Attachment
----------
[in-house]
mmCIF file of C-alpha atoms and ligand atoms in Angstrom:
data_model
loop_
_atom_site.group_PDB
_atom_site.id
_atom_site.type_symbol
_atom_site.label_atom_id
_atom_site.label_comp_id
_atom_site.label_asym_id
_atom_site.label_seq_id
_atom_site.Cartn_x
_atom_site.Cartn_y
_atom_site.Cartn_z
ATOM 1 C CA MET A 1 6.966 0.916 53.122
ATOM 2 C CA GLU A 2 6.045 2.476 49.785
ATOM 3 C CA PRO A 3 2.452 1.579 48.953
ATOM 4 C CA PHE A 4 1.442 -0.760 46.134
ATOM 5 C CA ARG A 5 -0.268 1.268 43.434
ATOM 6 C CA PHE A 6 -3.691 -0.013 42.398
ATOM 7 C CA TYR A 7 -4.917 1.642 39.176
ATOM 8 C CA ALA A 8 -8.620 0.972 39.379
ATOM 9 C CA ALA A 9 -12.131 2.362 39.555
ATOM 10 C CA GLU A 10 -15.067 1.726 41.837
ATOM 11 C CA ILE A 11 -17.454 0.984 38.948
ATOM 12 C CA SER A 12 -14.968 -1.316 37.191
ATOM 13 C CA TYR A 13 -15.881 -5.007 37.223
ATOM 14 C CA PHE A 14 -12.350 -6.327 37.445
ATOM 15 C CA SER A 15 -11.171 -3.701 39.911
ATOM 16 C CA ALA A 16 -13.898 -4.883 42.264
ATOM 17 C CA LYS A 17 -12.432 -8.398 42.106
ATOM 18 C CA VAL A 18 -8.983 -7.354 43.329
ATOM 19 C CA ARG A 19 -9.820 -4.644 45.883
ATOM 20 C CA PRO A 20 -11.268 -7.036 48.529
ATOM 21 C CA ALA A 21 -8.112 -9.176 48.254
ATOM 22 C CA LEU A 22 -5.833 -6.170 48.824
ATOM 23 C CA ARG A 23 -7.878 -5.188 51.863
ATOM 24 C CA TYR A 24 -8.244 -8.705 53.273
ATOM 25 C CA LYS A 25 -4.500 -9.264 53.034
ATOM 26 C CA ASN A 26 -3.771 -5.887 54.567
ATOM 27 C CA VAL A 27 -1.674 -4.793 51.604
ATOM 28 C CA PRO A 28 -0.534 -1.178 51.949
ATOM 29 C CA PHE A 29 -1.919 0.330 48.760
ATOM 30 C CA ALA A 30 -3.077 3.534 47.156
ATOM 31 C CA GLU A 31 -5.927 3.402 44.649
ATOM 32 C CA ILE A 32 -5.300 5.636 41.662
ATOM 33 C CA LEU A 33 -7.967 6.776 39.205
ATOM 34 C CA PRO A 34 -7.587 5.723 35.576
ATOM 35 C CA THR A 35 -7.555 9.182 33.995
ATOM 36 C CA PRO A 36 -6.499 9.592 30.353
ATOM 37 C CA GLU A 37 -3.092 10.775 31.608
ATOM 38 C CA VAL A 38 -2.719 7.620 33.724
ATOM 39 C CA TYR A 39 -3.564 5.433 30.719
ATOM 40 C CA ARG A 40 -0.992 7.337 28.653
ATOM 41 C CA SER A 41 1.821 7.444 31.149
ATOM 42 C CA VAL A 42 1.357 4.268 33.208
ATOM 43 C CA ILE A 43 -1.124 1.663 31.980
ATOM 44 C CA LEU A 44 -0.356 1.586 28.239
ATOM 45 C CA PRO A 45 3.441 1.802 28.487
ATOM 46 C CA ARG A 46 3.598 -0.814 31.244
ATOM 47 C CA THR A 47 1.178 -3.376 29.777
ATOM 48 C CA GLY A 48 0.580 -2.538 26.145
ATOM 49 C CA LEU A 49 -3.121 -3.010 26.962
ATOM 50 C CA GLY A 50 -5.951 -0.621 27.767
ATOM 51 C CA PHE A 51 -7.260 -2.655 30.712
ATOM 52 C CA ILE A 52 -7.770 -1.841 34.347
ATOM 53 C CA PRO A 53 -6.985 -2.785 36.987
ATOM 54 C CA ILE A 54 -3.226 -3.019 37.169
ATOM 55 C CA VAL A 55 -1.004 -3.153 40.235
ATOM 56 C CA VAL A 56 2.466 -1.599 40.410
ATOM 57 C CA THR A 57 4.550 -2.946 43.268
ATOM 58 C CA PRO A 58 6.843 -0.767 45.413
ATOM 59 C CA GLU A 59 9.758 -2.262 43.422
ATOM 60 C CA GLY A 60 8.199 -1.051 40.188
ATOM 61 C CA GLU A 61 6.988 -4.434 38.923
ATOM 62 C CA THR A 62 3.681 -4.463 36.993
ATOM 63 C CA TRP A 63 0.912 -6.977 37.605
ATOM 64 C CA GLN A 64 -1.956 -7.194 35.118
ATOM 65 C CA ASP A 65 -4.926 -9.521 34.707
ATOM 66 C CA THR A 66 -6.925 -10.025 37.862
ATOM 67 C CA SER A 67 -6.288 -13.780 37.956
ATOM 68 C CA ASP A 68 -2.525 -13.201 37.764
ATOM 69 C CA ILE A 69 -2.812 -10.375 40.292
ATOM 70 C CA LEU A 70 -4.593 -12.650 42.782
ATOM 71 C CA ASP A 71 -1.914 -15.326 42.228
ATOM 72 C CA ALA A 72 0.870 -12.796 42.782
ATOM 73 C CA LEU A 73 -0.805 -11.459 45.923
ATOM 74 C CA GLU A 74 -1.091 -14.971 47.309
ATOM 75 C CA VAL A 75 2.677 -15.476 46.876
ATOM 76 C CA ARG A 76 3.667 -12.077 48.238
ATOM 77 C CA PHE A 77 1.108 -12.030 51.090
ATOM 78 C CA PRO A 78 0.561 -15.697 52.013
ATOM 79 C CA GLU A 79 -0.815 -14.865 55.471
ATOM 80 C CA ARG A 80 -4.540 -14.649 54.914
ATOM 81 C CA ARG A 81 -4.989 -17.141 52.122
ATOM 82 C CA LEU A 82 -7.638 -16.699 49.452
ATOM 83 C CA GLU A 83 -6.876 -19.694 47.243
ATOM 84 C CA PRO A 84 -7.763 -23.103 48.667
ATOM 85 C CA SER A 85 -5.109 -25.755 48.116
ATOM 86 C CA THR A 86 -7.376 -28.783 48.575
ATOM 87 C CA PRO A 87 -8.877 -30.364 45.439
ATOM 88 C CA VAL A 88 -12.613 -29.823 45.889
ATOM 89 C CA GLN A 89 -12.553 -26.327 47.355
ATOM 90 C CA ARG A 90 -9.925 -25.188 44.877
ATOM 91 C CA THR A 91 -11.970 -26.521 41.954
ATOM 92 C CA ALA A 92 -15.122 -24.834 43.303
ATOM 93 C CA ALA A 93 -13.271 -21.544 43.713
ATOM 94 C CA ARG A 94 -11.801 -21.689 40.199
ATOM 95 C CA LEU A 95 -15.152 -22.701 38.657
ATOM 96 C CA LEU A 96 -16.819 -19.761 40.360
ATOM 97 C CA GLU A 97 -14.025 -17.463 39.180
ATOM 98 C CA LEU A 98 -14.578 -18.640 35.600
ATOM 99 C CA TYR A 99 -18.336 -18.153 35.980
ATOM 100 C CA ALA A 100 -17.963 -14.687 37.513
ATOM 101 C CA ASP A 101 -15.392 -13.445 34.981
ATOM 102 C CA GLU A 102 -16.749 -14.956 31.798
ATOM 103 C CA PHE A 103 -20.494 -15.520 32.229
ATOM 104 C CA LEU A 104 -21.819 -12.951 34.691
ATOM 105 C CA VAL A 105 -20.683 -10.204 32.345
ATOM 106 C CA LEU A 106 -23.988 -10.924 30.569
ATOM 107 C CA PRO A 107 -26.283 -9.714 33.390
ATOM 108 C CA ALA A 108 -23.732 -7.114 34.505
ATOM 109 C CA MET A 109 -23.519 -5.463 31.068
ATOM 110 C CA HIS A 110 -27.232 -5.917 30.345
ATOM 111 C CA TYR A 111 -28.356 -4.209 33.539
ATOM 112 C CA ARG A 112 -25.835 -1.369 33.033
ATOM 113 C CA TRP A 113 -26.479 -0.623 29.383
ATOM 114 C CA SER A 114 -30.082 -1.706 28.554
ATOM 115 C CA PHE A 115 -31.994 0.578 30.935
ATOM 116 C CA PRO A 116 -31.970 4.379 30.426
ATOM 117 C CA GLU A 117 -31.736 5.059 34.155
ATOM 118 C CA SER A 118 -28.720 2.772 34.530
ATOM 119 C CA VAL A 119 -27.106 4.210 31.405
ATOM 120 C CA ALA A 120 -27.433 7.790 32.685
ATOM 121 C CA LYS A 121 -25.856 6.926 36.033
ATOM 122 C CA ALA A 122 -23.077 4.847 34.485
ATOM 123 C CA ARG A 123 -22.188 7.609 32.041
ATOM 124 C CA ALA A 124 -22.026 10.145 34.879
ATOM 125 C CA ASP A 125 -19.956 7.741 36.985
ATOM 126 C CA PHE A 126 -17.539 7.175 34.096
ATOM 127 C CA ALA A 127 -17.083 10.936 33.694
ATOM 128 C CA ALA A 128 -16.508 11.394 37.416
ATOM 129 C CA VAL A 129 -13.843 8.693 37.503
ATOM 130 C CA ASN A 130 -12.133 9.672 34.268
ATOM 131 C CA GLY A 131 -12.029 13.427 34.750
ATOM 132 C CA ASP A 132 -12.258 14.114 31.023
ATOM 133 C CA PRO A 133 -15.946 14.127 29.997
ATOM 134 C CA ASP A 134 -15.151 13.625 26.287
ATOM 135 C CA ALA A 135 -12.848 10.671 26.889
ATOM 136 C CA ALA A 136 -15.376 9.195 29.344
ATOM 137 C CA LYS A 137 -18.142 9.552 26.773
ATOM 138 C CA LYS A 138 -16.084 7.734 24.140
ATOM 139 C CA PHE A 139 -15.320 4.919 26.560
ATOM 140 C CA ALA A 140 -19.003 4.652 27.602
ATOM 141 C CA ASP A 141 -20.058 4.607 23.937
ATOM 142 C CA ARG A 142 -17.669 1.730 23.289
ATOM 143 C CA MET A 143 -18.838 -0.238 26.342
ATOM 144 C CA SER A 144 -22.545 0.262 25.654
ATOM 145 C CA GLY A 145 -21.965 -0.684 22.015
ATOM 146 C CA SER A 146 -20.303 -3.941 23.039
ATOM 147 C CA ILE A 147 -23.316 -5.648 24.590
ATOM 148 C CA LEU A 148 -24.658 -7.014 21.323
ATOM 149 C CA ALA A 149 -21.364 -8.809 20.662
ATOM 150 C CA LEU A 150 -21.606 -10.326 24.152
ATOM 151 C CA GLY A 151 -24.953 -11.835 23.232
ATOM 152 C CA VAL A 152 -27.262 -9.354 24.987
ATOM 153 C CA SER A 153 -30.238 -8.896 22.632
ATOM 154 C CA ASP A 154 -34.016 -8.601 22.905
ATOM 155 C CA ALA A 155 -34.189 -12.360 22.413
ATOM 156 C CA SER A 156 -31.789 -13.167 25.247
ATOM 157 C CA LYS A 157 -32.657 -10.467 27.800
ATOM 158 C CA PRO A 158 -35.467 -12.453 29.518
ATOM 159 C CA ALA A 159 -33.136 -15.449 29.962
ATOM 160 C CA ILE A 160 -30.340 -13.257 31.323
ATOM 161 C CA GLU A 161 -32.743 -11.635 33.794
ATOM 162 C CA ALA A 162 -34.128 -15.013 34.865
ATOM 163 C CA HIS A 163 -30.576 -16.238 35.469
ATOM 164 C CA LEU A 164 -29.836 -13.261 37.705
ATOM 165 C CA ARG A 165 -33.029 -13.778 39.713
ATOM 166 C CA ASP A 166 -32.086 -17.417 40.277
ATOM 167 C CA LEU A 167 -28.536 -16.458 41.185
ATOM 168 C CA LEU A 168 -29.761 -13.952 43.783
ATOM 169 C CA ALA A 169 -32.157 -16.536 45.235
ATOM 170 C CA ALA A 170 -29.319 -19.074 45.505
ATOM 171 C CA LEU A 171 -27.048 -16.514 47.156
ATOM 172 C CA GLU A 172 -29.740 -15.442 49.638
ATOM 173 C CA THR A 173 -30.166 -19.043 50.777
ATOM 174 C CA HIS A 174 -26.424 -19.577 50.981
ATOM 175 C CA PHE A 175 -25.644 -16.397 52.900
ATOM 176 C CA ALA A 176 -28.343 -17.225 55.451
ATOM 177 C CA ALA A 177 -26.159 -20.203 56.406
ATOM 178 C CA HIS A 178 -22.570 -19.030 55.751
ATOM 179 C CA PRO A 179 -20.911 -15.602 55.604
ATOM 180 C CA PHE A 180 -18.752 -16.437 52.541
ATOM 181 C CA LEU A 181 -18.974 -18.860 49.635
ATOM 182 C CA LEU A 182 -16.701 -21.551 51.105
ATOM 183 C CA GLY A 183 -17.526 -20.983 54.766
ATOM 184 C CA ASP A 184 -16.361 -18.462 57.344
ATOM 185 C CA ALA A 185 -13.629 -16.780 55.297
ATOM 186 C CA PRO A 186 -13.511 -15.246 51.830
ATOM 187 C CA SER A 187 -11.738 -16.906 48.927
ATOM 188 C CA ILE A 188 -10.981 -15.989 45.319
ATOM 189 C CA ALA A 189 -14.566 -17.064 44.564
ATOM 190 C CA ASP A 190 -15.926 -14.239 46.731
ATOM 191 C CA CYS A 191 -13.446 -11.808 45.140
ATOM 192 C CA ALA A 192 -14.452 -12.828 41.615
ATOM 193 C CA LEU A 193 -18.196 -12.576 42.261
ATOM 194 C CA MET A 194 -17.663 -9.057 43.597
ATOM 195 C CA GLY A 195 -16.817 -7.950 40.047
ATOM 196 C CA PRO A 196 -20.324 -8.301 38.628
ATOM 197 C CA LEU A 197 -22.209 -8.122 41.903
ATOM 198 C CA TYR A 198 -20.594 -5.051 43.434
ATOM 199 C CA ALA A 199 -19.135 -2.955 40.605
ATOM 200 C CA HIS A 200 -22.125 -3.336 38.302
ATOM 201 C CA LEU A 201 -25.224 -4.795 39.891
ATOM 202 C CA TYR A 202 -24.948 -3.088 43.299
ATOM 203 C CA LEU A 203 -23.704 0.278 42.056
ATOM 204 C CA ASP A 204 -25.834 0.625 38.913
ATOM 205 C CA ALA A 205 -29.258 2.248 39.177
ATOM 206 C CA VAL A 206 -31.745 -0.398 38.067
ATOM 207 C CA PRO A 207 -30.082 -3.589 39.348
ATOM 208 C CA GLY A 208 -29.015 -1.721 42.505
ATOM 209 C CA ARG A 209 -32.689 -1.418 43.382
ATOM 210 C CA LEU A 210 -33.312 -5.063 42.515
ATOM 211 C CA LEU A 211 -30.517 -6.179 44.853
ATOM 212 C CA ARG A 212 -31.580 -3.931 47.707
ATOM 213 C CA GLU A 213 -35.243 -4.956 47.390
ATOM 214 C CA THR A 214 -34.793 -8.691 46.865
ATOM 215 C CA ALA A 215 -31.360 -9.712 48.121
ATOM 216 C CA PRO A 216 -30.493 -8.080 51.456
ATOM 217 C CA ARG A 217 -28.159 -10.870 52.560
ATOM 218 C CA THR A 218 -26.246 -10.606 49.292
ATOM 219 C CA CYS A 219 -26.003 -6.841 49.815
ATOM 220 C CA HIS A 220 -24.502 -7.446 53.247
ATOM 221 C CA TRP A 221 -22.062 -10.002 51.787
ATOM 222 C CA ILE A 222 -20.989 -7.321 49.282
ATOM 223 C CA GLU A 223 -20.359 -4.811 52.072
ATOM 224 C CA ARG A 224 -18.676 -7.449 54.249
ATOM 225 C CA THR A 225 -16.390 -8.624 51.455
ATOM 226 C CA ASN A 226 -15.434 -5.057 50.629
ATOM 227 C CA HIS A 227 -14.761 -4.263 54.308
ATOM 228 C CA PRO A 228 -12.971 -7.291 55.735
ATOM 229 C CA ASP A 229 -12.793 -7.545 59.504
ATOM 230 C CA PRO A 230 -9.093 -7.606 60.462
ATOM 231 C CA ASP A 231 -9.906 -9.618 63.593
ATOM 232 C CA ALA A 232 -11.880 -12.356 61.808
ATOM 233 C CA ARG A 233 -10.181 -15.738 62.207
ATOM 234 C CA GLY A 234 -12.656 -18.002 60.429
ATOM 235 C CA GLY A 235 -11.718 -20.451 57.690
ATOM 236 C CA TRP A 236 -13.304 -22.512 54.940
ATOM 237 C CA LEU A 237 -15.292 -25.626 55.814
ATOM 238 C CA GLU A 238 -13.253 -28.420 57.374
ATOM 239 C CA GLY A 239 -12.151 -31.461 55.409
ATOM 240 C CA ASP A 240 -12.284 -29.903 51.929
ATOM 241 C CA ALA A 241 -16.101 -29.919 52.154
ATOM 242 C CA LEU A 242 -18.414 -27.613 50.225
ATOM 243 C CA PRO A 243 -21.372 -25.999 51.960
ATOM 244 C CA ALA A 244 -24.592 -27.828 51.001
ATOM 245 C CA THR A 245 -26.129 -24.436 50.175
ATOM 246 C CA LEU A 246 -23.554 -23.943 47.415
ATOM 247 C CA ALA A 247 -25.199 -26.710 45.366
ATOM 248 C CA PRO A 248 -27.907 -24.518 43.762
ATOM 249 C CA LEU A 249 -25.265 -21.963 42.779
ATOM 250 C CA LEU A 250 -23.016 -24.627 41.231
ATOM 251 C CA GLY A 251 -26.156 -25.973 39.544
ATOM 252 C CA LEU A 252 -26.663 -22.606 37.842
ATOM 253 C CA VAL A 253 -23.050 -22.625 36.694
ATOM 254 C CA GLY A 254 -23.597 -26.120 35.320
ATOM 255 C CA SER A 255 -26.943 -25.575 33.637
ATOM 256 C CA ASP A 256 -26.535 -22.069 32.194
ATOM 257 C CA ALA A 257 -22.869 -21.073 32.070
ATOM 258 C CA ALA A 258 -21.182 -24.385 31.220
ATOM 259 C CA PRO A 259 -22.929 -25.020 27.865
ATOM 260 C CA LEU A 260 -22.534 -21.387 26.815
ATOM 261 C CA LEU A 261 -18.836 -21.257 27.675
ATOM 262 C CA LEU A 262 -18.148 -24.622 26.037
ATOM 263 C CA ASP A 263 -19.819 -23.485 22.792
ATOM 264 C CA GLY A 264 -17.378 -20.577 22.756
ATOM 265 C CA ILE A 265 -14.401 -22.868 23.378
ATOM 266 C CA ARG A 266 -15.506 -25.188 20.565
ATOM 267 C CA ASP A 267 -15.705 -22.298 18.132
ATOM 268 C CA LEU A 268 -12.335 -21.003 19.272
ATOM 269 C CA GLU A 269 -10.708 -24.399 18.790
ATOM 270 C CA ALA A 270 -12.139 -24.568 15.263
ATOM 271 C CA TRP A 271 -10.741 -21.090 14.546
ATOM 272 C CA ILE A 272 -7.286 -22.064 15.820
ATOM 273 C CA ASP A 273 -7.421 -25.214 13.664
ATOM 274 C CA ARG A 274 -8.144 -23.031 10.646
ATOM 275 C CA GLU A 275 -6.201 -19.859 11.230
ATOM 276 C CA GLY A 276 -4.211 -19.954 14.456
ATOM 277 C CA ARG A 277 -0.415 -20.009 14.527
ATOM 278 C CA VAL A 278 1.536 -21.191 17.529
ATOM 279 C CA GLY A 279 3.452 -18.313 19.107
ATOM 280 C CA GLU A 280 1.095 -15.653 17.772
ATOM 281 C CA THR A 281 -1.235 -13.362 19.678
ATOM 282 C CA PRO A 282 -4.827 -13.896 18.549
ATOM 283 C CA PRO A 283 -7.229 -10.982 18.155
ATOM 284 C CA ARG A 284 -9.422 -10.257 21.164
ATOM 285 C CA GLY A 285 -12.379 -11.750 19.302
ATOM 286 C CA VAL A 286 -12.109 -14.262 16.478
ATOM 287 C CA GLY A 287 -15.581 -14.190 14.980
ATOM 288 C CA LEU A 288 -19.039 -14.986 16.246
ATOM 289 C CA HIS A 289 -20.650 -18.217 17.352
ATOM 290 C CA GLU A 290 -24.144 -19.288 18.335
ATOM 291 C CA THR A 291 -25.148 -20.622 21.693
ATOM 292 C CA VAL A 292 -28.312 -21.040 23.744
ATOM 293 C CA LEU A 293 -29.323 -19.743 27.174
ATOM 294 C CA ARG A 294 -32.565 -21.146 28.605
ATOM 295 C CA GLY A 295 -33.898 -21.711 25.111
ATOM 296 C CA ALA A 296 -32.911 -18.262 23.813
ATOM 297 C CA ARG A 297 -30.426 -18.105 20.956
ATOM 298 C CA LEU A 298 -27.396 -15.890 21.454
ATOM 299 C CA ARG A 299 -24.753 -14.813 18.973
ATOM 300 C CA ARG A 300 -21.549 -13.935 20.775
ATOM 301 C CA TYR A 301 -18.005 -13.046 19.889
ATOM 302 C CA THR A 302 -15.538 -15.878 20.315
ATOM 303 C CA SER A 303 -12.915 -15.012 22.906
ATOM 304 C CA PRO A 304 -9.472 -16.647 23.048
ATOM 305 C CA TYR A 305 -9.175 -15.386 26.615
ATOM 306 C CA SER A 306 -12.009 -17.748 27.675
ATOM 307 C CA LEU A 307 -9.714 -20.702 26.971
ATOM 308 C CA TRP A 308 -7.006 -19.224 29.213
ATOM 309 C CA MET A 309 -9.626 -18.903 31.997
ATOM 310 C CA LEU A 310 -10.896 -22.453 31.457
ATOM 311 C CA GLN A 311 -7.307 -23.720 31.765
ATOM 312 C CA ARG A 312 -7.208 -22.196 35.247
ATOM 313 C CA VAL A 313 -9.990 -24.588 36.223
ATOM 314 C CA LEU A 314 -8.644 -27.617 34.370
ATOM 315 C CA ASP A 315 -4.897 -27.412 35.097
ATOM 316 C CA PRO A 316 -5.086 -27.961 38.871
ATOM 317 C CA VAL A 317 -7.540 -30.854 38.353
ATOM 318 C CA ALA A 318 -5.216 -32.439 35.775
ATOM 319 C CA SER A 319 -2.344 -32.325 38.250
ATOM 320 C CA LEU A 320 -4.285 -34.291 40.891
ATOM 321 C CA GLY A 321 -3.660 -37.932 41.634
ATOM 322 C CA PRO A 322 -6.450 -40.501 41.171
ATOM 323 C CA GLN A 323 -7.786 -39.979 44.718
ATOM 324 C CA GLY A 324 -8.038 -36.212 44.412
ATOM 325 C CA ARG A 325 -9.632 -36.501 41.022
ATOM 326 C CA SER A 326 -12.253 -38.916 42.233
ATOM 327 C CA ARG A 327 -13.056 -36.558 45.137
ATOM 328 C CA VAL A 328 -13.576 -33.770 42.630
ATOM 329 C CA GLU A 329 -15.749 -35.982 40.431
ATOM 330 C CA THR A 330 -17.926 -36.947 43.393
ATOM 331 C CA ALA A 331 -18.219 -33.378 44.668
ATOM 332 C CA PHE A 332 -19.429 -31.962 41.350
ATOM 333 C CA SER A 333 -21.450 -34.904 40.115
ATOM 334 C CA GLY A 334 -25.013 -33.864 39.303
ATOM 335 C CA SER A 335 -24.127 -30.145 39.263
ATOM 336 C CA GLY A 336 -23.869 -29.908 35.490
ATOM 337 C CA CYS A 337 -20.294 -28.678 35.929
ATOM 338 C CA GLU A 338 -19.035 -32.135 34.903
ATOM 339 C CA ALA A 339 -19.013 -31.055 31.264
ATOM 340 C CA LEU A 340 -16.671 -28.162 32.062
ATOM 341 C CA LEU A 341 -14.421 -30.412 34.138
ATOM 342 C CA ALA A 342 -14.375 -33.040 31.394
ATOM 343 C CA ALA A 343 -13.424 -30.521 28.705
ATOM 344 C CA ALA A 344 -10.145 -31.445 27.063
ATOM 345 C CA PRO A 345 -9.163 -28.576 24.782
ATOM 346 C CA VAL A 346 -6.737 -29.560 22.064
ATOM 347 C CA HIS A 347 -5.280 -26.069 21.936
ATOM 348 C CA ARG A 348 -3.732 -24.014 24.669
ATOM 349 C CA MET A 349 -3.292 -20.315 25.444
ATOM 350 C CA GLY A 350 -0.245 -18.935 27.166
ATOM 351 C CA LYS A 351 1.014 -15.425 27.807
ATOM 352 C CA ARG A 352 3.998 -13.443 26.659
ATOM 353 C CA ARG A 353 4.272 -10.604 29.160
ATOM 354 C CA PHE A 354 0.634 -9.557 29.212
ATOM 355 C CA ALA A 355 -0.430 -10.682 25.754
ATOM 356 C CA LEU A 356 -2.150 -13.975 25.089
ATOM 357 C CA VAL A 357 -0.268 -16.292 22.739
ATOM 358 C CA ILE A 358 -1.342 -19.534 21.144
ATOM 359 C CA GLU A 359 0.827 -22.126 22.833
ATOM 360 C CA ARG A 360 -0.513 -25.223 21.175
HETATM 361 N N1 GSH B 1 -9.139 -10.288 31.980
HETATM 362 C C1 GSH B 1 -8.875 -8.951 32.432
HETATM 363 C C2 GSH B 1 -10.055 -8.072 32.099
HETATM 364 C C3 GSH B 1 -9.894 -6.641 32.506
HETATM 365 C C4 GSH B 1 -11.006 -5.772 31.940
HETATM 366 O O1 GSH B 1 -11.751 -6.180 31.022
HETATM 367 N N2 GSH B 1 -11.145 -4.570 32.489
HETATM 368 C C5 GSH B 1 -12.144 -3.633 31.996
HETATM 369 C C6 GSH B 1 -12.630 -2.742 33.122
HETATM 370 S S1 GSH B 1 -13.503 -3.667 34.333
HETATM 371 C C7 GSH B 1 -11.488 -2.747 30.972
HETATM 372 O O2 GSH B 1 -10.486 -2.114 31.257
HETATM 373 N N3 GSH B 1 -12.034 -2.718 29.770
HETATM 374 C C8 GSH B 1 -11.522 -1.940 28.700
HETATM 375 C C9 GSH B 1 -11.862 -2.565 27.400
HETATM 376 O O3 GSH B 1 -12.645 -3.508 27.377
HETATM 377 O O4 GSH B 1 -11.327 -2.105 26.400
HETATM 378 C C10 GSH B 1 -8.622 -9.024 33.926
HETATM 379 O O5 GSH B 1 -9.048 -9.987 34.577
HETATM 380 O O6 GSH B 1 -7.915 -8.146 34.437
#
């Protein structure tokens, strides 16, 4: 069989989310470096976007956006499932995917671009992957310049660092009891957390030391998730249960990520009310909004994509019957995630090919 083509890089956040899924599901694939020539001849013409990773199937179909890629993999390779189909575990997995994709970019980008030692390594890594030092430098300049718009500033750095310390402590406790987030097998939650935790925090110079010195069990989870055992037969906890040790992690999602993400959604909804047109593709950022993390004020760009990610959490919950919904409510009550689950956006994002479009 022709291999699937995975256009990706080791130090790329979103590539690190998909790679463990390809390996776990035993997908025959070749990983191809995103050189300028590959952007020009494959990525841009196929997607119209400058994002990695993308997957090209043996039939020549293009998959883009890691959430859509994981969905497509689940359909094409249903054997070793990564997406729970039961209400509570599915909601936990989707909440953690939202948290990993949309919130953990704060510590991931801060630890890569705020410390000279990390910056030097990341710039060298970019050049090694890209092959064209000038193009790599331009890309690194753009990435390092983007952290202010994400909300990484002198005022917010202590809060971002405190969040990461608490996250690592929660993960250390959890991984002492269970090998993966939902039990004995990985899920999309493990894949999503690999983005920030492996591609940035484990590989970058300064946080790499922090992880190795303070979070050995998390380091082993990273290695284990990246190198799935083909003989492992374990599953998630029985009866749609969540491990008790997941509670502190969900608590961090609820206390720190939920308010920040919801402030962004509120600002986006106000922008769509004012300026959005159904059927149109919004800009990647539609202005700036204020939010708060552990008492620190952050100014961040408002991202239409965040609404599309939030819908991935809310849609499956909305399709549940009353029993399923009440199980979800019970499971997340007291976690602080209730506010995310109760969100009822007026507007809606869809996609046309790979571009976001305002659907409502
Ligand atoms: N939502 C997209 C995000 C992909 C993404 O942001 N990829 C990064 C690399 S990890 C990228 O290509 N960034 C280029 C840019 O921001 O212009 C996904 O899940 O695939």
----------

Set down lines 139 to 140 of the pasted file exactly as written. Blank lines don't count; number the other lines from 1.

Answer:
ATOM 125 C CA ASP A 125 -19.956 7.741 36.985
ATOM 126 C CA PHE A 126 -17.539 7.175 34.096